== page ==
• 08.21.12

World Humanitarian Day Campaign Generates One Billion Social Media Messages

How Droga5, Beyonce, and Thunderclap rallied a billion social media voices for World Humanitarian Day.

World Humanitarian Day Campaign Generates One Billion Social Media Messages

The United Nations is not necessarily what one would call an accessible organization. Ensconced in a shimmering, fortress-like building in New York, the UN seems like a place where international dignitaries do important work in grand chambers to help those in stricken lands far from our own.


Likewise, World Humanitarian Day, which honors fallen peace workers, seems like something left to the aid agencies and celebrity special envoys because, really, what can a single person do on a day with such lofty goals, about problems that are so vast? Or, more to the point, it’s a day that most people didn’t even know existed.

So how better to change those perceptions than shoot a music video for Beyonce’s “I Was Here” in the UN’s General Assembly chamber, release it in advance of World Humanitarian Day on August 19, and create social media history by orchestrating one billion simultaneous messages on Twitter and Facebook calling for simple acts of kindness?

Created by agency Droga5, the campaign’s goal was to build awareness of World Humanitarian Day and as agency creative chairman David Droga says, “help it rise above the general day to day noise.” Starting with mega-superstar Beyonce, who was looking to deepen her relationship with the UN, the campaign was launched on August 2 with a teaser video of the star calling on people to “rise together and do one thing nice for another human being.” The video led viewers to, an interactive site that allows people to peg their small deeds of compassion to their location.

“The hope, first and foremost, was to put this on people’s radar,” says Droga. “Apart from the UN and a few newsreaders who mention this every year, people don’t even know this day exists. It’s also to make people realize it’s not just about volunteering to go and live in the Congo for four years. It’s as much about working a soup kitchen as it is helping an elderly person. Contributing something positive doesn’t have to be a lifelong commitment; it can just be daily gestures. So, it was about giving the whole issue perspective.”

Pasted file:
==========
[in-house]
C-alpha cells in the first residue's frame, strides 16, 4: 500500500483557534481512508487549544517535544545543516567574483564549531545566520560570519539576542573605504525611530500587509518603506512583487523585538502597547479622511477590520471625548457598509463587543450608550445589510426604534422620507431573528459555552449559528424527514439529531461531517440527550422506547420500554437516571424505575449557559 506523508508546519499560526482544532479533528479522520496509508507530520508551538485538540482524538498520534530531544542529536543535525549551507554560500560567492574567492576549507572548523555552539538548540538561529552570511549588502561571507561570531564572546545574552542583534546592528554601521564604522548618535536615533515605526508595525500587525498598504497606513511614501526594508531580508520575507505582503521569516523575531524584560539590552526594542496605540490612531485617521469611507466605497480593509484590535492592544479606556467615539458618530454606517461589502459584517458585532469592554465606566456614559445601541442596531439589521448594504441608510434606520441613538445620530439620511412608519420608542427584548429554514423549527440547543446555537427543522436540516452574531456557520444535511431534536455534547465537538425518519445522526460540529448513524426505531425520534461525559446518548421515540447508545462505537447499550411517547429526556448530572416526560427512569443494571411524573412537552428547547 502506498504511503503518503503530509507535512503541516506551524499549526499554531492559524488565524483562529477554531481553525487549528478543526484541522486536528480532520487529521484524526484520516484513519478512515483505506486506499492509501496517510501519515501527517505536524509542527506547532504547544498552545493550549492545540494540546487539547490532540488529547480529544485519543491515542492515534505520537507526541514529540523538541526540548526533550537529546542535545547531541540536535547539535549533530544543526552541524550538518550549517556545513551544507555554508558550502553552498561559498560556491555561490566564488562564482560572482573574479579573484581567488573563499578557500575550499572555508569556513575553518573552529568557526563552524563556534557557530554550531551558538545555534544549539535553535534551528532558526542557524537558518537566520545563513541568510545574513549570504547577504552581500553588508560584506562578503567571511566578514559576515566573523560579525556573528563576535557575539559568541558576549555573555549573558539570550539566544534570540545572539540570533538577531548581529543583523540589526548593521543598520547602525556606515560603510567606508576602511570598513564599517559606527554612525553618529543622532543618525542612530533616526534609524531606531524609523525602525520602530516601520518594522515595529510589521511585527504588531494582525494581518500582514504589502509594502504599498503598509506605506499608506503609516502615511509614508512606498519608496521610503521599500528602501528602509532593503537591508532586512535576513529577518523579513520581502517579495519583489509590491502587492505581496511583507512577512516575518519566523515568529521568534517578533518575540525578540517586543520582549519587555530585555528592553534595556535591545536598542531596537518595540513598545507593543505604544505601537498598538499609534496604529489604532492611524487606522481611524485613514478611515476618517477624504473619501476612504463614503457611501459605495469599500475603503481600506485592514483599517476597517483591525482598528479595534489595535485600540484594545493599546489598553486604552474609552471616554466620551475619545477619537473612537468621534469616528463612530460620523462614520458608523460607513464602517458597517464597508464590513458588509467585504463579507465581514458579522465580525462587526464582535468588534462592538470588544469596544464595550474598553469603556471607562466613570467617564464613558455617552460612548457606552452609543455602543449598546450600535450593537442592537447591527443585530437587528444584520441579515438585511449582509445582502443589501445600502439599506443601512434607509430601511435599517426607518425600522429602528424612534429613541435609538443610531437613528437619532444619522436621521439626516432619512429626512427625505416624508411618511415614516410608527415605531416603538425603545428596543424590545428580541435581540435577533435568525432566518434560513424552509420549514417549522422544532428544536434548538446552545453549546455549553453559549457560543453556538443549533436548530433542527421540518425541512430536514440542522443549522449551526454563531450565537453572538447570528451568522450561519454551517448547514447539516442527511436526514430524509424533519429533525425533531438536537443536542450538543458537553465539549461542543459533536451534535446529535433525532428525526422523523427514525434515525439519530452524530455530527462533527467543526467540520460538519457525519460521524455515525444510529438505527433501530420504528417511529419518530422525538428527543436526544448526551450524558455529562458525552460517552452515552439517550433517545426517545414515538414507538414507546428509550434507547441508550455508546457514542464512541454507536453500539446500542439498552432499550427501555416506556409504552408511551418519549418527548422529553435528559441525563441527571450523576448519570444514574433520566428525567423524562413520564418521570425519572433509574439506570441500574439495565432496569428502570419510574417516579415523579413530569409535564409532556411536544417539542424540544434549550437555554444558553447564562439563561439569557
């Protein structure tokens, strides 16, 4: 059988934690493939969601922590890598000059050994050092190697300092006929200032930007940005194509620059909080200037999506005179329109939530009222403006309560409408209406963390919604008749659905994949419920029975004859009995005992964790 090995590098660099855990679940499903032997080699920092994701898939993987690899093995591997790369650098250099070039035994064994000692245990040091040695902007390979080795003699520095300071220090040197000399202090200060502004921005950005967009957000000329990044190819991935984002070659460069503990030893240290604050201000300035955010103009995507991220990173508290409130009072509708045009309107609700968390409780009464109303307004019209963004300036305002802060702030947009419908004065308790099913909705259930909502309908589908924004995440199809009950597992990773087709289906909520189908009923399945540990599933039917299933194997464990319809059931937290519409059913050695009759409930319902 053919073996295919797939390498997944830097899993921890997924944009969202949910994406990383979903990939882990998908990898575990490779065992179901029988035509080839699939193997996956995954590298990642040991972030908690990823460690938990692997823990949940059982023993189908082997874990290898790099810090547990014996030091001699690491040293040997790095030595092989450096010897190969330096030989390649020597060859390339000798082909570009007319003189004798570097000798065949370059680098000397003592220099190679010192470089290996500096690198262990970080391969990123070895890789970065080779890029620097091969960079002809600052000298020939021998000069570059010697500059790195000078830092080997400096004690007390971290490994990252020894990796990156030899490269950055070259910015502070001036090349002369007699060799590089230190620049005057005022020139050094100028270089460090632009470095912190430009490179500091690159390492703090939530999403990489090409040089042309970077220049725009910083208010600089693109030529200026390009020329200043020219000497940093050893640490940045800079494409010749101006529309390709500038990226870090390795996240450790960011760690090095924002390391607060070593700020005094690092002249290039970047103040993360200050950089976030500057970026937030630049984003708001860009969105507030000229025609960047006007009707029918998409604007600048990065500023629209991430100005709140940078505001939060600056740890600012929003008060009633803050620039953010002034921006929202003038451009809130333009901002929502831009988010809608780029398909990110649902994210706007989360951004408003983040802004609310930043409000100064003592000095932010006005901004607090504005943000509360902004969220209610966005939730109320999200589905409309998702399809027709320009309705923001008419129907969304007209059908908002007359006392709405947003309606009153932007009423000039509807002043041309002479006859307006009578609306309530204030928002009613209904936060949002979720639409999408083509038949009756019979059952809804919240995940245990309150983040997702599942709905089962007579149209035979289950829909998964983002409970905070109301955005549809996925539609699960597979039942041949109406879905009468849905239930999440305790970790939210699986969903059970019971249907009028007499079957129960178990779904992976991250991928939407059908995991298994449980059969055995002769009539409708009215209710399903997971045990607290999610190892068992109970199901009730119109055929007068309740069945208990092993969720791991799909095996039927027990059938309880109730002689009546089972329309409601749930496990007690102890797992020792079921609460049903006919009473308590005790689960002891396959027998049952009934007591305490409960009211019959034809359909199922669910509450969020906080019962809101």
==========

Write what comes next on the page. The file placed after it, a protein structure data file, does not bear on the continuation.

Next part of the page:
To stoke the interest generated with the teaser clip, a moving video for Beyonce’s existing single “I Was Here” (which honestly seems like it could have been created specifically for this campaign) was released. Produced by Ridley Scott Associates and directed by Kenzo Digital and Sophie Muller, the video features a statuesque Bey perched atop the rostrum usually reserved for the President of the General Assembly. A gargantuan sheet then cascades down behind her covering the entire chamber’s back wall with images of humanitarian work projected on it. Members of the UN, media and general public were also invited in to experience this unique performance.

If the video was a high profile anchor to entice an apathetic public, the social media effort was meant to provoke action. Using a platform called Thunderclap–developed by Droga5’s product development studio De De, the campaign enlisted the support of a long list of embarrassingly high-profile celebs to donate their social media followers to the cause. Everyone from Gaga, Bieber, and Rihanna to Oprah, Anderson Cooper, and Michelle Obama agreed to participate in an orchestrated release of the same call-to-action, which was sent to all of their followers. Brands like Coca-Cola and Puma also joined the cause. At 9 a.m. EST on August 19 everyone participating in the effort sent this message: “This World Humanitarian Day I’m doing something good, somewhere, for someone else. Join Me!” The messages directed people to the site to mark their good deed on a global interactive map. In all, over one billion messages were shared at the same time.


Droga says the orchestrated social media experiment was meant to make average people feel like they can make a difference. “One video and a message aren’t going to save everything. But when you say things together, maybe the message will be heard and hopefully will provoke action,” he says. “Inherently people are good, and inherently people are distracted and somewhat lazy, so it comes down to how do you get people’s attention.”

About the author

Rae Ann Fera is a writer with Co.Create whose specialty is covering the media, marketing, creative advertising, digital technology and design fields. She was formerly the editor of ad industry publication Boards and has written for Huffington Post and Marketing Magazine.